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Nevada Legislature Considering Changes to Motorcycle Helmet Requirements

Helmet laws are a hot topic amongst motorcycle enthusiasts and those who care about their safety. When an individual is involved in a motorcycle accident, the risk of serious personal injury or death is high, but that risk is elevated in a meaningful way when the person involved is not wearing a helmet. Now Nevada legislators are considering helmet law legislation that, if passed, may have a significant impact on motorcyclist safety in the Las Vegas area and across the state of Nevada.


Nevada Legislature Considers Weakening Motorcycle Helmet Laws

The Las Vegas Review-Journal reports that the Nevada legislature is considering legislation that would substantially change our state’s helmet law. While bills to eliminate the helmet law are introduced most years and have always failed, this one is slightly different from the others. In its original form, Senate Bill 142 still technically “requires” helmet use, but then provides a long list of exceptions as to who is required to wear a helmet. In effect it would relieve most adult riders from the requirement to wear helmets. The original text of the bill would exclude riders over age 21 who have had a motorcycle license for at least one year from the helmet requirement. However, the bill continues to undergo significant changes in committee, so it remains to be seen what any final version may look like.

The Consequences of Removing Helmet Requirements are Serious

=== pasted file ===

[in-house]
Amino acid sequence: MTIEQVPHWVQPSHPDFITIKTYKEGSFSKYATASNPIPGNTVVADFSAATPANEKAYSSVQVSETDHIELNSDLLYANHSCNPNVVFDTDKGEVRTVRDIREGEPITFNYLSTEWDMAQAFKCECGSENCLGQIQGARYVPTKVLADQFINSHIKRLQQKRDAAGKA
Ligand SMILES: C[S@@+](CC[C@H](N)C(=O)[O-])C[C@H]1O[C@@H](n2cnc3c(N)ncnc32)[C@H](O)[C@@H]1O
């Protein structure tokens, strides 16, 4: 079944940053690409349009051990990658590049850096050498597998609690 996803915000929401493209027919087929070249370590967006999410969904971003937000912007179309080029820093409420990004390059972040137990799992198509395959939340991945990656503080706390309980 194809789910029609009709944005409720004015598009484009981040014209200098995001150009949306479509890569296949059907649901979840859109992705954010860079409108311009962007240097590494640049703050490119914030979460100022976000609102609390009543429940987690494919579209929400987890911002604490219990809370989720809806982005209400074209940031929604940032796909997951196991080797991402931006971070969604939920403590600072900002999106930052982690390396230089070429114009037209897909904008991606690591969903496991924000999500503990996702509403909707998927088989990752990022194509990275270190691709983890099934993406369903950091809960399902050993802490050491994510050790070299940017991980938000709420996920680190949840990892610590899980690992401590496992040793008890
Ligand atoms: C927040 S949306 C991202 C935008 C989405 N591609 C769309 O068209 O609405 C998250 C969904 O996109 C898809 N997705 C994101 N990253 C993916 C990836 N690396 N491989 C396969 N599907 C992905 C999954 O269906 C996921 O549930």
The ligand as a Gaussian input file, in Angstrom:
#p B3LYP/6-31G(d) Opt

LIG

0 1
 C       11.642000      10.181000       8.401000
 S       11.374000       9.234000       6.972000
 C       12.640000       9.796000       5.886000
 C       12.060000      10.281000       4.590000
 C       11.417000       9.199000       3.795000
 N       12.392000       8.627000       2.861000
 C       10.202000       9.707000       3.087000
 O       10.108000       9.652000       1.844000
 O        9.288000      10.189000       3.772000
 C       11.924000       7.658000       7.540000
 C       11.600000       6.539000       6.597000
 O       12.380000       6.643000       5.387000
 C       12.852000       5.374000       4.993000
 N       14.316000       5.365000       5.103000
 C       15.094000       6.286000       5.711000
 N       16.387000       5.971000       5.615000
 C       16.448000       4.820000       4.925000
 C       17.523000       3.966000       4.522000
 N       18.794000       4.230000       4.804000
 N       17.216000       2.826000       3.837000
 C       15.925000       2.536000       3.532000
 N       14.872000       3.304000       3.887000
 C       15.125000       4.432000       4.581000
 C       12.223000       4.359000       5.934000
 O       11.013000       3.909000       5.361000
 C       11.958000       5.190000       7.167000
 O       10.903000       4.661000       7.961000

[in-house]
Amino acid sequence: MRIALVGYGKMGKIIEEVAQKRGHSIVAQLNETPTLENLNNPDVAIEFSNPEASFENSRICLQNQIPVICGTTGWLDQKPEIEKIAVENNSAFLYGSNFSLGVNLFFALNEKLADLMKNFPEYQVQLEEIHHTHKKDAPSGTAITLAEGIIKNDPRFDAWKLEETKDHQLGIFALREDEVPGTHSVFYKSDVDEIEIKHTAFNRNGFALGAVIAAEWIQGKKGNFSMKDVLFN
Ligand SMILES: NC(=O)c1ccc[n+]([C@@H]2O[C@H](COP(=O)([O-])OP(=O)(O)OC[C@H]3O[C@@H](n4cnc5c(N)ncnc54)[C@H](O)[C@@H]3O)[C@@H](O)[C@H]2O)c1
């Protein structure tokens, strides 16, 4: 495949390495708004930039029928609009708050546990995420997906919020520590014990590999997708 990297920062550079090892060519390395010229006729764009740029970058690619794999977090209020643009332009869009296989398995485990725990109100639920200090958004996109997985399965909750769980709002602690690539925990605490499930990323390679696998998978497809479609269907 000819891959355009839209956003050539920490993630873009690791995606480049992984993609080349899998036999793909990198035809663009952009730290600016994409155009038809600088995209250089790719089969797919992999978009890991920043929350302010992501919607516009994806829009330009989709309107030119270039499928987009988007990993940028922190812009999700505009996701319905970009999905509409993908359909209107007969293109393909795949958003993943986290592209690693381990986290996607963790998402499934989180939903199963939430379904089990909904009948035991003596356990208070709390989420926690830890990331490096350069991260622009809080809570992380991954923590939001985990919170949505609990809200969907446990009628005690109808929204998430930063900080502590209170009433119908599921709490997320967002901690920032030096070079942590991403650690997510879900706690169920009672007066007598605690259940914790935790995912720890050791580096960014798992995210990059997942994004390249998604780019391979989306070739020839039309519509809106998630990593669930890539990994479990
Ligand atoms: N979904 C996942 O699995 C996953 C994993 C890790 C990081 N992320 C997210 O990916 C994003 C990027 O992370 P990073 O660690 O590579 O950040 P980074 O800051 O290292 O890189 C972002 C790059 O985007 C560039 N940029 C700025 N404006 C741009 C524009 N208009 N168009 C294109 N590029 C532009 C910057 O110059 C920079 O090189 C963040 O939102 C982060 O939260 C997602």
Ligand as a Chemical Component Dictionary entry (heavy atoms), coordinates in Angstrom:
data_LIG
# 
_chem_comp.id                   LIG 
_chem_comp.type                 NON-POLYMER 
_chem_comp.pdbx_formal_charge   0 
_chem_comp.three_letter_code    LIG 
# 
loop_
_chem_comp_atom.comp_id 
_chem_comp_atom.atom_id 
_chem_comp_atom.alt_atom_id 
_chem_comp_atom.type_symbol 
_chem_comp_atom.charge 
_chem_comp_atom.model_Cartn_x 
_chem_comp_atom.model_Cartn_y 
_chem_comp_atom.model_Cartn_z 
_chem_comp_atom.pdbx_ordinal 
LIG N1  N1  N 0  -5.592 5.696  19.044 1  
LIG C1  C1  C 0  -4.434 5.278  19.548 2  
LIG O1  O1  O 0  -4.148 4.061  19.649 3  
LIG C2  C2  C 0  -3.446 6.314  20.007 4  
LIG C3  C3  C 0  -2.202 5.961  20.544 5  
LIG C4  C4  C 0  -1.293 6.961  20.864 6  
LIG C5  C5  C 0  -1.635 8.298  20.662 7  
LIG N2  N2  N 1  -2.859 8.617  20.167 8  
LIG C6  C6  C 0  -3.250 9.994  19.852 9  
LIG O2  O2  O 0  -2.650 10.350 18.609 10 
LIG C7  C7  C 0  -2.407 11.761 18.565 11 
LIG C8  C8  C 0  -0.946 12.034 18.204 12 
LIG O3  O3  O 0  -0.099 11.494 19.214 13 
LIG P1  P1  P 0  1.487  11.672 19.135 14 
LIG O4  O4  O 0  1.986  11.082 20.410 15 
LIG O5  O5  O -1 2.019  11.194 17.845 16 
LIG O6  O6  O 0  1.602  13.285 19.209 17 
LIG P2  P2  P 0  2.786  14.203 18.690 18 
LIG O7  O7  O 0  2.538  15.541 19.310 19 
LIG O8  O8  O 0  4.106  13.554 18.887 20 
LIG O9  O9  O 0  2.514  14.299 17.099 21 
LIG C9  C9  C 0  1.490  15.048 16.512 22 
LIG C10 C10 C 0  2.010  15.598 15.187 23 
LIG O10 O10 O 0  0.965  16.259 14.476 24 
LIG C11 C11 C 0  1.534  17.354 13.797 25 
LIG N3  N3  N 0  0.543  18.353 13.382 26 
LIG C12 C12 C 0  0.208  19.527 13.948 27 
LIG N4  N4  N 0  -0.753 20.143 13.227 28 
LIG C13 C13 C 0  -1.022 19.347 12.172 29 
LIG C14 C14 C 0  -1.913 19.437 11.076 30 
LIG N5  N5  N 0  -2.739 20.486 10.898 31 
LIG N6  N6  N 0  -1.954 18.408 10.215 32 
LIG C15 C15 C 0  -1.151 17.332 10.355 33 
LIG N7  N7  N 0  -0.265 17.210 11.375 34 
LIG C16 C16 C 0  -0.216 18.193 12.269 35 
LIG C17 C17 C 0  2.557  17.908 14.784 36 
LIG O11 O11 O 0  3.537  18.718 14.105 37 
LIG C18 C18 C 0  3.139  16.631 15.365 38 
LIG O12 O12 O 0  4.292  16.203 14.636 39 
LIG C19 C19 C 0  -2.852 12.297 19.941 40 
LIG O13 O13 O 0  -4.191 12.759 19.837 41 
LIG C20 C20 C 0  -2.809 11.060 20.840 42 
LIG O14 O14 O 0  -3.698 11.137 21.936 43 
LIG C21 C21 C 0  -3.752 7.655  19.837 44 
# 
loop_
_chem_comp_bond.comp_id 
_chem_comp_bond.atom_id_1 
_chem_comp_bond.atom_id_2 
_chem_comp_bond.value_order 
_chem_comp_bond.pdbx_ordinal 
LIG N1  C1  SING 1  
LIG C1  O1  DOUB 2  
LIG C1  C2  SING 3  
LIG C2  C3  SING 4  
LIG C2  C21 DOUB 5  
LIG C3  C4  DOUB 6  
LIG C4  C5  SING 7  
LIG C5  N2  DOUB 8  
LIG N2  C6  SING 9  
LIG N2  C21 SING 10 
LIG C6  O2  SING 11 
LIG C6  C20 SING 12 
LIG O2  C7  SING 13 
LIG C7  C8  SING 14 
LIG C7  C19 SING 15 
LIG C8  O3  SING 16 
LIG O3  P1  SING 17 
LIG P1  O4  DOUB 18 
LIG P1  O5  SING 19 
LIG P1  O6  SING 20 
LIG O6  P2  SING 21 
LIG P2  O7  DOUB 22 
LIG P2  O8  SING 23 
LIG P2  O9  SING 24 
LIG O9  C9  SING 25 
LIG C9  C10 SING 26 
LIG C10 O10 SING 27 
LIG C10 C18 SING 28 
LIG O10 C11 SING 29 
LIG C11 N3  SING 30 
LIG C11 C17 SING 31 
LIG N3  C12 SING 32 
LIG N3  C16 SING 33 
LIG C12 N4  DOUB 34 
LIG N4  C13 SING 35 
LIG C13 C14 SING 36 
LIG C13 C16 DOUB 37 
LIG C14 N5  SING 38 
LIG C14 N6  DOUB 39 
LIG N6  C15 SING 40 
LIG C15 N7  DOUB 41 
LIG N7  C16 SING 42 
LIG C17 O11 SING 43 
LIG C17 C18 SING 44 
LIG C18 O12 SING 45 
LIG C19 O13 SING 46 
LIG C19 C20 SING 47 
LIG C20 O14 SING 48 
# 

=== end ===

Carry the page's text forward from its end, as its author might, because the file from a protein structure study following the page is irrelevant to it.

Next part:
The reason motorcycle helmets are so important is that, unlike other types of vehicles, motorcycles provide their riders with virtually no protection in the event of a crash. The National Highway Traffic Safety Administration (NHTSA) provides information about motorcycle safety. The agency estimates that helmet use saved the lives of 1,617 motorcyclists in 2011. It further estimates that if all motorcyclists wore helmets an additional 703 lives would have been saved. Some argue against helmet use because it is not 100 percent effective, and that is true. However, helmets are an estimated 37 percent effective in preventing rider fatalities and 41 percent effective in preventing passenger fatalities. Some argue against helmets because they believe the helmets contribute to spinal injuries, but NHTSA argues that research proves otherwise. Others argue against the laws because they believe that helmets decrease peripheral vision, but proper Department of Transportation approved helmets should allow for the same field of peripheral vision a rider would normally have.

Nevada’s Current Motorcycle Helmet Law

Under current Nevada law, motorcyclists of all ages are required to wear helmets. This requirement covers both riders and passengers. The helmets must meet the requirements set by the U.S. Department of Transportation. The current law has been in effect since 1972.

Call Naqvi Injury Law

If you have been involved in one of these crashes, contact the experienced Las Vegas motorcycle accident attorneys at Naqvi Injury Law today. We are here to help you fight for your rights. Call us today at (702)553-1000 to schedule a free consultation.